What does it take to make one of the magazine's recipes come to life? Collaboration, good timing and a kit of tools, says Maggie Ruggiero, a freelance food stylist. She regularly works with a team to produce some of the photos seen in the magazine, including this week's inventive twist on classic steak frites from Sam Sifton.
"When people hear I'm a food stylist, they say, 'Oh, you make ice cream out of Crisco, and turkey out of rubber,' '' Ruggiero says. In reality, every ingredient used is real and often procured the morning of the photo shoot.
Here's how she spent a day preparing and photographing Sifton's steak mock frites.
8:15 a.m.: My assistant, Pearl Jones, meets me in the East Village and lugs grocery bags over to Avenue A to buy watercress and other ingredients I didn't find on my way home the night before.
9:04 a.m.: Kevin Haverty, the owner of Hudson & Charles, squirrels us into his butcher shop to pick up our steaks before they open for business. The steaks are boneless rib-eyes, three-quarters of an inch thick.
9:58 a.m.: Lucky for us we have a call time of 10 a.m. Maeve Sheridan, a prop stylist, organizes potential props. I pull out my food stylist's kit.
Food stylists often have a kit of weird stuff. You have your own knife, paintbrushes, your favorite salt. You always have a box of Ziploc bags. My kit includes a butane mini-torch. There's no flame, but it has a heat element. You don't always want to come at the food with a blowtorch, because sometimes that would be overkill. I think I bought it at a hardware store and now I can't live without it.
10:21 a.m.: We put the potatoes on to boil and let the steaks come to room temperature. Pearl starts making the fancy butter. The studio smells like thyme.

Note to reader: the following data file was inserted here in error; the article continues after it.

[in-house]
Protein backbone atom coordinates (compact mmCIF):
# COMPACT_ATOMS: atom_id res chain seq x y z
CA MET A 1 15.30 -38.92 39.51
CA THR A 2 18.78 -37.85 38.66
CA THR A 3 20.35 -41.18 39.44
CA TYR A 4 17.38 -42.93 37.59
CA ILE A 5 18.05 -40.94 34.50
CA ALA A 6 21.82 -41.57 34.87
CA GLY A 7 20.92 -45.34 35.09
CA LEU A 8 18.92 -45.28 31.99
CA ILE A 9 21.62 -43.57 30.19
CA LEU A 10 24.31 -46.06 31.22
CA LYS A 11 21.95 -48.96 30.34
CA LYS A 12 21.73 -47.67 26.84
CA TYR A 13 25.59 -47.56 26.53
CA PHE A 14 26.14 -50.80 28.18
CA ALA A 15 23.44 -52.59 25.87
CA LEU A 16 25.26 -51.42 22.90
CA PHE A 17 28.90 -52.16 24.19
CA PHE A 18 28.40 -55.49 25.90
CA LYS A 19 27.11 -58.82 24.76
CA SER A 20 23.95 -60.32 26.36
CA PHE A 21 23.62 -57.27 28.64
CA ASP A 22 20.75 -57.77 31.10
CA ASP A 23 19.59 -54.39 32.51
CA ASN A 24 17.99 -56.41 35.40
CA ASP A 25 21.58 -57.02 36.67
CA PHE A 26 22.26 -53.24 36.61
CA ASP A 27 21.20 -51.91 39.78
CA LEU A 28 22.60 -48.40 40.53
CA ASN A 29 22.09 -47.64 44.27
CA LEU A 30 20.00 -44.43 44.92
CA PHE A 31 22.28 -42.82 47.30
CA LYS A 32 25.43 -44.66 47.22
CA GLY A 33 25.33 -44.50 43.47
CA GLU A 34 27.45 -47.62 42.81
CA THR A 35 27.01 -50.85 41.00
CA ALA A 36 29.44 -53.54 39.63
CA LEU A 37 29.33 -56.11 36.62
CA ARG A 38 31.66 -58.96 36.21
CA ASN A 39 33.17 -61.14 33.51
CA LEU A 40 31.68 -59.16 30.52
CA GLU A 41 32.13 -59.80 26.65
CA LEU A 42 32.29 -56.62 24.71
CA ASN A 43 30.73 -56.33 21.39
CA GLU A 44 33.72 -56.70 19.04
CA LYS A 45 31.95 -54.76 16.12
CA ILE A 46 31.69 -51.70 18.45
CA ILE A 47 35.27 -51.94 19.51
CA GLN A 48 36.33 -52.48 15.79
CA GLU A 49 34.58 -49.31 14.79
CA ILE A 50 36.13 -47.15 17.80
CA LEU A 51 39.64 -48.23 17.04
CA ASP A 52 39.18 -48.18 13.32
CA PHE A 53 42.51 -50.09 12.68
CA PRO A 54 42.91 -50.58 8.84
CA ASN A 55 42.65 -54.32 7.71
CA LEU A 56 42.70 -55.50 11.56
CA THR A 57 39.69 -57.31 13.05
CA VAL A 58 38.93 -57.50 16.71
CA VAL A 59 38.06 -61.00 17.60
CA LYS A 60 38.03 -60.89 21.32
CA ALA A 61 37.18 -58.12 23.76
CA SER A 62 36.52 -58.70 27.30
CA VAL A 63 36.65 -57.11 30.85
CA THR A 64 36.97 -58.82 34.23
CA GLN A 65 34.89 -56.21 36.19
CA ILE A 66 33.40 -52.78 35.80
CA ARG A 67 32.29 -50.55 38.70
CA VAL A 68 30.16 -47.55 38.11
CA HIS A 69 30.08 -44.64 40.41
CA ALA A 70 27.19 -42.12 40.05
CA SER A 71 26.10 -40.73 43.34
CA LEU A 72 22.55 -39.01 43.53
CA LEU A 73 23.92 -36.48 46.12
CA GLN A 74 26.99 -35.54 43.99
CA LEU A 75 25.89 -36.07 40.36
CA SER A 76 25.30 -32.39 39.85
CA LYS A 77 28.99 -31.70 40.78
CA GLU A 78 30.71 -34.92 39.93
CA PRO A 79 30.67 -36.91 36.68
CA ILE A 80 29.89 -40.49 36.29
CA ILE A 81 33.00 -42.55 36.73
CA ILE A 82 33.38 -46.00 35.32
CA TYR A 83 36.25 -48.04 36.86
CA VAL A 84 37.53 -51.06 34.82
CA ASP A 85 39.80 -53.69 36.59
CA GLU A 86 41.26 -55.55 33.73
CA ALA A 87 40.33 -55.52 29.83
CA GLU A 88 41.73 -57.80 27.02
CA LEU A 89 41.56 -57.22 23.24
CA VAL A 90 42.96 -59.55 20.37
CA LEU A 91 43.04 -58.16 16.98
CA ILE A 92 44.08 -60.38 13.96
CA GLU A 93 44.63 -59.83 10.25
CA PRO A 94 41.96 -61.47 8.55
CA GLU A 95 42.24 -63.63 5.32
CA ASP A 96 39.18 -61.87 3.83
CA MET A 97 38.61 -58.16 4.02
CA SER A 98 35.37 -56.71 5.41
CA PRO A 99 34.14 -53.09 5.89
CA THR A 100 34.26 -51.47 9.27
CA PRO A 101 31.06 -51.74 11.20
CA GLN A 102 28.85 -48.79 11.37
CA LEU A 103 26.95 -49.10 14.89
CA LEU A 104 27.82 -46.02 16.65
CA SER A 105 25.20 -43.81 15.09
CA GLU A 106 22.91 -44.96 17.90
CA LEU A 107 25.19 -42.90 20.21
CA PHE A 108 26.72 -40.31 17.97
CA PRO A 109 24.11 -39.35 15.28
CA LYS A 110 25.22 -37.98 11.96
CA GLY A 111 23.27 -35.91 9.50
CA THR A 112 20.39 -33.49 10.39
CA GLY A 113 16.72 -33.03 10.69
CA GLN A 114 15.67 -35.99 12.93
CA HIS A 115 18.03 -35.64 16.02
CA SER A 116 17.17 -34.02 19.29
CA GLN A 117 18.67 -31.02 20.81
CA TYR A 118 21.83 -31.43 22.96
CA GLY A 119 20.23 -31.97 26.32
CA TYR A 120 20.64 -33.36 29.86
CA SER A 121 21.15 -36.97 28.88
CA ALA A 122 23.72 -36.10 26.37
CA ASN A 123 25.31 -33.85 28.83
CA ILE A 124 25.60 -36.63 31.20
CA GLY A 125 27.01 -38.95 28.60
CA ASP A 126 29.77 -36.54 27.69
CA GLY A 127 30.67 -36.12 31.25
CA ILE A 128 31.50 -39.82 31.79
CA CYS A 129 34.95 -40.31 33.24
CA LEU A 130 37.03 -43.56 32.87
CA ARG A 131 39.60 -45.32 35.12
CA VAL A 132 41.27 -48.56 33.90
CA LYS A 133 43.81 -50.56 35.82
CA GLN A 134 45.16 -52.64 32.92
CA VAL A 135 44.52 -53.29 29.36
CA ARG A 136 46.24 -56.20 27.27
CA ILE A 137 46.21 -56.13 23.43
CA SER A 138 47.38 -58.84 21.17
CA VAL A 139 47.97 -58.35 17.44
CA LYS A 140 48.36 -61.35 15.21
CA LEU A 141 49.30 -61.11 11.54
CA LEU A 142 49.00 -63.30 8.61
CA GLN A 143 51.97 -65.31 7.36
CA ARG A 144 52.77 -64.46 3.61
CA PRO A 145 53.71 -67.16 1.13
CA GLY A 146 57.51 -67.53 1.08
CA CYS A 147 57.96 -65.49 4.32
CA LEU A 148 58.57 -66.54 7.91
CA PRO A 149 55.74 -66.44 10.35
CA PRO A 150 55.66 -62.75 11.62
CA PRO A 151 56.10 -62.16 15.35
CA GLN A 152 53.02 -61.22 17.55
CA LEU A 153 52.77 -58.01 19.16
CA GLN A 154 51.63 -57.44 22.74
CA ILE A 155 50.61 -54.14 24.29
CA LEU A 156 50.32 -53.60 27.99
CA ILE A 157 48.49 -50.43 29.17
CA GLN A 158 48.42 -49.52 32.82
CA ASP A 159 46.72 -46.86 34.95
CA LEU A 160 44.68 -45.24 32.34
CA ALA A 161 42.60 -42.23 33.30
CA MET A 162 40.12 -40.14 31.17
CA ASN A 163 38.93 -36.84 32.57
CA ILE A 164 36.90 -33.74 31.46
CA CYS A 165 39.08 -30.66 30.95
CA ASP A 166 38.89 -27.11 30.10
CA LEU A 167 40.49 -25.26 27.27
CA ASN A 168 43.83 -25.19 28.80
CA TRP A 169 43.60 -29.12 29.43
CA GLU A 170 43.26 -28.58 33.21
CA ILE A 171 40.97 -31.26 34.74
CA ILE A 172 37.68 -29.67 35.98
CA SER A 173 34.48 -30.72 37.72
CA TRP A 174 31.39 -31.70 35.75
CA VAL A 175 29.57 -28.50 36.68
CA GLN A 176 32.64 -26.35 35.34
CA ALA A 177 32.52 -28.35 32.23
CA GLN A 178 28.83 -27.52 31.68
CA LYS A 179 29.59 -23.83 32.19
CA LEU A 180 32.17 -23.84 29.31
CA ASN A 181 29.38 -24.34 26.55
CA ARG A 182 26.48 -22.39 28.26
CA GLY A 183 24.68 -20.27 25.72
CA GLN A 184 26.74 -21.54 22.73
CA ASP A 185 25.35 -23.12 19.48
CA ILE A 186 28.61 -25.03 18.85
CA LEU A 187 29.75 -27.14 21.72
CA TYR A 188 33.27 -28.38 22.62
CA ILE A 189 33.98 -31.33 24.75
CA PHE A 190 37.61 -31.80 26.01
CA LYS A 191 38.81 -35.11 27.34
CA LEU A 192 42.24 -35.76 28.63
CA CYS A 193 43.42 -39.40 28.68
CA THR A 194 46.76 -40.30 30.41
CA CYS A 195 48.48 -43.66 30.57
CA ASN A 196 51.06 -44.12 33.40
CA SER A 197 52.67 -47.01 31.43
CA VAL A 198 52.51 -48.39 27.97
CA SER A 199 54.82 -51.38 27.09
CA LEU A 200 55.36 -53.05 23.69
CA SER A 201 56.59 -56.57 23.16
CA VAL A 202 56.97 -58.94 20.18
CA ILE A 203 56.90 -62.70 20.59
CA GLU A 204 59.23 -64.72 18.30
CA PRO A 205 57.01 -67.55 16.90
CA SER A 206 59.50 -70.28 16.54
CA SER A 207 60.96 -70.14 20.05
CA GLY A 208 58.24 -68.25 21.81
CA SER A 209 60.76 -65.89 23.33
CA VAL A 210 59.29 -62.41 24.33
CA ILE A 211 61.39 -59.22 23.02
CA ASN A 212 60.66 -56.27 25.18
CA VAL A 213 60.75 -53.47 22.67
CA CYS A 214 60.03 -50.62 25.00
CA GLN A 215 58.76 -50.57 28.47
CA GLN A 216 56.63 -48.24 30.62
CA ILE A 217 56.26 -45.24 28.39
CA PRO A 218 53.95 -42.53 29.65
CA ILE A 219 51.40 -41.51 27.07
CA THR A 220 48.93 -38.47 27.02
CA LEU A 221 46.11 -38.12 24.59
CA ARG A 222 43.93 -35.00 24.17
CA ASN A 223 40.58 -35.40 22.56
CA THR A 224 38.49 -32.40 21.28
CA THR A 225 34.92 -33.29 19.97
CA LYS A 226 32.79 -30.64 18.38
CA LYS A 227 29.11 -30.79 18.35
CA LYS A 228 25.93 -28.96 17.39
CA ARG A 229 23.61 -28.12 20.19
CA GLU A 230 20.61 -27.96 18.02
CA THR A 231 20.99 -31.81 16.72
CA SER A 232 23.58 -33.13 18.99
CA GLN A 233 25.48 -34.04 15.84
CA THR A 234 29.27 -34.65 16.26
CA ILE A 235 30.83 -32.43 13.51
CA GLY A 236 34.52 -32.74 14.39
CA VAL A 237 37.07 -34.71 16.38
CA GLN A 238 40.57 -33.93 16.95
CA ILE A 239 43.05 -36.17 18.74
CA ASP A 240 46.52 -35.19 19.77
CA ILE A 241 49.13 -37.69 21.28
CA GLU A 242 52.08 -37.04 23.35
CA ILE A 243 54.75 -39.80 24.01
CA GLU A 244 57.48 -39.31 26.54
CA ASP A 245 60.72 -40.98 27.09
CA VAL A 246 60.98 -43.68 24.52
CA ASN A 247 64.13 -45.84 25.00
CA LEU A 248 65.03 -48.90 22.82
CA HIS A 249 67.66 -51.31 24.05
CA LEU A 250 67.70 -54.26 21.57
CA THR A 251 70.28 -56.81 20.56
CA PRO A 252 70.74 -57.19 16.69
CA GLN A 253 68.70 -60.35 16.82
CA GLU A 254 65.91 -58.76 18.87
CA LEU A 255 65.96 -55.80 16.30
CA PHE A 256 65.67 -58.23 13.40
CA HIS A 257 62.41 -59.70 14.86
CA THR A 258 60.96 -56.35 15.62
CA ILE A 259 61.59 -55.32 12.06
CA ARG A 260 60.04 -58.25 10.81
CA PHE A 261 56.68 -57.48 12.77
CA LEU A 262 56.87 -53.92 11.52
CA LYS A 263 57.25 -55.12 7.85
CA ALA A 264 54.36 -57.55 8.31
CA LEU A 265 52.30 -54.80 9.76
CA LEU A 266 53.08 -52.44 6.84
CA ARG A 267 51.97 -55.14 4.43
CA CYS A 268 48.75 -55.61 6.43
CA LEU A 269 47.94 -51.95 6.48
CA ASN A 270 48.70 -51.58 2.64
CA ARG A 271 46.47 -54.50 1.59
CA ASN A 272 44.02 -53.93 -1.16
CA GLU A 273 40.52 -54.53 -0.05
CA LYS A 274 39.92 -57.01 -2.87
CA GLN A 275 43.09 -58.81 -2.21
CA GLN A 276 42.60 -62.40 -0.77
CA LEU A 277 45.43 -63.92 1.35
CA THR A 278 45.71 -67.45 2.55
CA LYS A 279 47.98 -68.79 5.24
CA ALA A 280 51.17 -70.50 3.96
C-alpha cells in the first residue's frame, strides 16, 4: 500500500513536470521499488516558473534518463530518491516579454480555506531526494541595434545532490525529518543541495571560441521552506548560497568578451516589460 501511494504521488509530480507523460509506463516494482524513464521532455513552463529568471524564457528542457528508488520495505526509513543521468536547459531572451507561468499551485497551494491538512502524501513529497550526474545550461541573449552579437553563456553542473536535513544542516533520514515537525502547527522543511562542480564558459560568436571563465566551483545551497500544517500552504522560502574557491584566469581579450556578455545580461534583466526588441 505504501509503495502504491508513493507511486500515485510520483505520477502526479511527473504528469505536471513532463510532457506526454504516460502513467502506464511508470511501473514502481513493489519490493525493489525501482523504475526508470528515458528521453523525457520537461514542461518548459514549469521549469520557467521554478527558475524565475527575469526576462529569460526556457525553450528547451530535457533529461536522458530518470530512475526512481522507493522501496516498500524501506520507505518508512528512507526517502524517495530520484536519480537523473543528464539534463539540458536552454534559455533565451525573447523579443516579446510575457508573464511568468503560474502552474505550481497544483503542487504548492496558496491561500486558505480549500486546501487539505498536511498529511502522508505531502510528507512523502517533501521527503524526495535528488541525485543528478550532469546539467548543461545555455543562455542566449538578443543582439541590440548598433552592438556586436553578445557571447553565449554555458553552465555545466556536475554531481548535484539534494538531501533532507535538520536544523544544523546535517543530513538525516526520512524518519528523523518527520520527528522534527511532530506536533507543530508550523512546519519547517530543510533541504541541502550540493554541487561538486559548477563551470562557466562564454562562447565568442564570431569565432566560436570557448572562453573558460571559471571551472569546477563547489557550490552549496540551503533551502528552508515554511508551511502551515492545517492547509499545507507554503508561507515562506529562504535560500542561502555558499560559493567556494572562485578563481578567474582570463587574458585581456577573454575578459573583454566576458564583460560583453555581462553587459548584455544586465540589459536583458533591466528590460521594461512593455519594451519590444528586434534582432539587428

10:45 a.m.: The potatoes are drained and ready for smashing.
11:10 a.m.: Then we put the steaks on, and the studio starts to smell like steak.
11:41 a.m.: I talk with Jason Sfetko, a designer at the magazine, about plating the steak. It's collaborative — we talk about lighting, turning the plate this way or that and placement. Where should the meat be on the plate? What part of the plate would I attack first?
We work fast. Food is a little needy. Few foods will wait for you. You put basil down and minutes later it loses its luster. People want that runny-cheesy-gooey moment, but that moment is fleeting.
12:38 p.m.: We photograph the plate until we think we've got the shot. Now, the moment we've been waiting for. Lunch is served family-style.
1:18 p.m.: We clear the plates and start cleaning up the kitchen.
1:56 p.m.: It's the shortest shooting day on record, but that's how easy this recipe is. People want a recipe that can be made time and time again, something bulletproof. And as a food stylist, you hope that you've made a recipe look as appetizing as it is.
See the final photo of Sam Sifton's mock steak frites and the recipe here.
INTERVIEW HAS BEEN CONDENSED AND EDITED.